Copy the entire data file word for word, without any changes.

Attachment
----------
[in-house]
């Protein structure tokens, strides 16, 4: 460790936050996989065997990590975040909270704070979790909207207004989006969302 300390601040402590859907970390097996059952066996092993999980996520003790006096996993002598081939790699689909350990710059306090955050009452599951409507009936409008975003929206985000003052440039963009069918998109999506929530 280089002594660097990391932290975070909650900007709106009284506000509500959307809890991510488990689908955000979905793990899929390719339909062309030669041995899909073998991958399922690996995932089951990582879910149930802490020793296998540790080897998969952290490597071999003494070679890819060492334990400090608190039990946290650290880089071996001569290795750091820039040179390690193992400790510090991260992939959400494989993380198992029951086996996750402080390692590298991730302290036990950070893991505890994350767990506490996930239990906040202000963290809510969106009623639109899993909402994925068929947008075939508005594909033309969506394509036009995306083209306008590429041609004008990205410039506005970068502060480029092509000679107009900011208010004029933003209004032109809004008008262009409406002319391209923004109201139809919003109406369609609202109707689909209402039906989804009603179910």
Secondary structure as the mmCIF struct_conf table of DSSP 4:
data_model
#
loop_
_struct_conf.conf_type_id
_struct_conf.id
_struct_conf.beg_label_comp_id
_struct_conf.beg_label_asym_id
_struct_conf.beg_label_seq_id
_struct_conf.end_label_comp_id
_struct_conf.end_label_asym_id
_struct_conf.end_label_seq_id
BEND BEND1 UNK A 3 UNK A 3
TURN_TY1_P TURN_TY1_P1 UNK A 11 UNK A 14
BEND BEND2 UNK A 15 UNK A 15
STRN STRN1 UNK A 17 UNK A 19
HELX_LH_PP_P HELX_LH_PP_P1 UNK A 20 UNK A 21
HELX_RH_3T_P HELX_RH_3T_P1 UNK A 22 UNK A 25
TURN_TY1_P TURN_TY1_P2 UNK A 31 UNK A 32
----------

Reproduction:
[in-house]
């Protein structure tokens, strides 16, 4: 460790936050996989065997990590975040909270704070979790909207207004989006969302 300390601040402590859907970390097996059952066996092993999980996520003790006096996993002598081939790699689909350990710059306090955050009452599951409507009936409008975003929206985000003052440039963009069918998109999506929530 280089002594660097990391932290975070909650900007709106009284506000509500959307809890991510488990689908955000979905793990899929390719339909062309030669041995899909073998991958399922690996995932089951990582879910149930802490020793296998540790080897998969952290490597071999003494070679890819060492334990400090608190039990946290650290880089071996001569290795750091820039040179390690193992400790510090991260992939959400494989993380198992029951086996996750402080390692590298991730302290036990950070893991505890994350767990506490996930239990906040202000963290809510969106009623639109899993909402994925068929947008075939508005594909033309969506394509036009995306083209306008590429041609004008990205410039506005970068502060480029092509000679107009900011208010004029933003209004032109809004008008262009409406002319391209923004109201139809919003109406369609609202109707689909209402039906989804009603179910």
Secondary structure as the mmCIF struct_conf table of DSSP 4:
data_model
#
loop_
_struct_conf.conf_type_id
_struct_conf.id
_struct_conf.beg_label_comp_id
_struct_conf.beg_label_asym_id
_struct_conf.beg_label_seq_id
_struct_conf.end_label_comp_id
_struct_conf.end_label_asym_id
_struct_conf.end_label_seq_id
BEND BEND1 UNK A 3 UNK A 3
TURN_TY1_P TURN_TY1_P1 UNK A 11 UNK A 14
BEND BEND2 UNK A 15 UNK A 15
STRN STRN1 UNK A 17 UNK A 19
HELX_LH_PP_P HELX_LH_PP_P1 UNK A 20 UNK A 21
HELX_RH_3T_P HELX_RH_3T_P1 UNK A 22 UNK A 25
TURN_TY1_P TURN_TY1_P2 UNK A 31 UNK A 32